I will not purchase at these prices. And we have to keep telling retailers this, so that they can use it to resist the Agency 5 price fixing.

                     

                    • Re: Newest Price Point $14.99 & up
                      bklvr896

                       


                      Defiance wrote:

                      Hardcover Edition and another retailer - here I come.

                       

                      B&N"s price for Vince Flynn's new release is $15.11 for a hardcover - that you can lend as often as you like or even resell - vs. $14.99 for the B&N eBook that you might (never a certainty) be able to lend only once.

                       

                      This one annoys me, I wrote to the publisher but never heard back.  The problem is that the retailers are allowed to discount the HC, which they do, but not the eBook.  That's where you get this type of pricing.

                       

                      I feel I was roped into buying my Nook with promises of great savings only to find those savings disappear, once the company and the publishers saw the eBook market growing.  The facts are there.  It costs considerably less to produce and distribute an eBook.  What is happening now is a Bait and Switch tactic that should not be encouraged or supported.

                       

                      This argument has been discussed many times, and the production costs are not the significant cost of producing any type of book.  A NYT article put it at about 12.5%.  The cost for the book is the editing, marketing, royalties and business overhead costs, which are the same, regardless of the format of the book.  Not that I'm agreeing with the prices.  

                       

                      I'm going to show my displeasure by by-passing the eBook and, for a double hit, purchase the hardcover edition at a nearby warehouse store, where the price may even be lower than the eBook.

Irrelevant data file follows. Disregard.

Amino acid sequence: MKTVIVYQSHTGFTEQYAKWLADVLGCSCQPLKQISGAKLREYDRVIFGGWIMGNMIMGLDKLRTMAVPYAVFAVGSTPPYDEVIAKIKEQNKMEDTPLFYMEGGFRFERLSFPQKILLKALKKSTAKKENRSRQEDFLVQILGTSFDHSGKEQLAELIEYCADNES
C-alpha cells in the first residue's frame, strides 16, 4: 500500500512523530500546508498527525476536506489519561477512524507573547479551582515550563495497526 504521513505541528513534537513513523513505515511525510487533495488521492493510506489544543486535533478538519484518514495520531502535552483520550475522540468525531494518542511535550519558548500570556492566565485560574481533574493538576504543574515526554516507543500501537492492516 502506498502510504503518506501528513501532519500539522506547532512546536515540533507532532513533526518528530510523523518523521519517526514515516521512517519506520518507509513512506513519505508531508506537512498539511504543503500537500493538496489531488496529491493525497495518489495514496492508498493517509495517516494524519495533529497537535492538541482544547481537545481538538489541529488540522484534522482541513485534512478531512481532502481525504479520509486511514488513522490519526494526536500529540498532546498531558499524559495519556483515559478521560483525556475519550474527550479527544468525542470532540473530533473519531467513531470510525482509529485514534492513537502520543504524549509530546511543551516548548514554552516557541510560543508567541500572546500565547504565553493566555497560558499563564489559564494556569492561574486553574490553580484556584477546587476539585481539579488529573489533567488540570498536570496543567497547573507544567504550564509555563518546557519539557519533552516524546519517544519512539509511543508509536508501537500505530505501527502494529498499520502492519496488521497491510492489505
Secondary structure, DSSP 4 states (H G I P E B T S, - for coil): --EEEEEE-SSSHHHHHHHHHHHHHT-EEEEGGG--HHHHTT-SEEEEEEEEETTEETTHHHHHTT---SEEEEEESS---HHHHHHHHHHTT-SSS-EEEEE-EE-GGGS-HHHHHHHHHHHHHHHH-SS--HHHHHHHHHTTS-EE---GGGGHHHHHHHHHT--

The publisher will have still gotten their money, regardless of where you purchase it.  They may get somewhat less, depending on the contract they have with the Warehouse store, but what you pay for really doesn't impact what the publisher gets.  The only way the publisher doesn't get any money is if you buy it used.

                       

                      If more of us took our business elsewhere B&N might exert their power to get us a better deal.

                       

                      Amazon (who is much bigger and probably has more influence) tried this when all this first started, with Penguin.  Penguin called them on it and for a month, Kindle owners couldn't purchase any new Penguin releases.  With in a month, Amazon caved.

                       

                      Retailers and publishers will listen to us only if and when we make a significant dent in their bottom line.

                       

                      True, but I would also bet that some of the smaller retailers are ok with the Agency model because it levels the playing field.  Amazon can afford to sell the books at a loss, they can just add the $3.00 or so to some other product, like a TV.  The smaller retailers don't have that option and they can't continually sell items at a loss.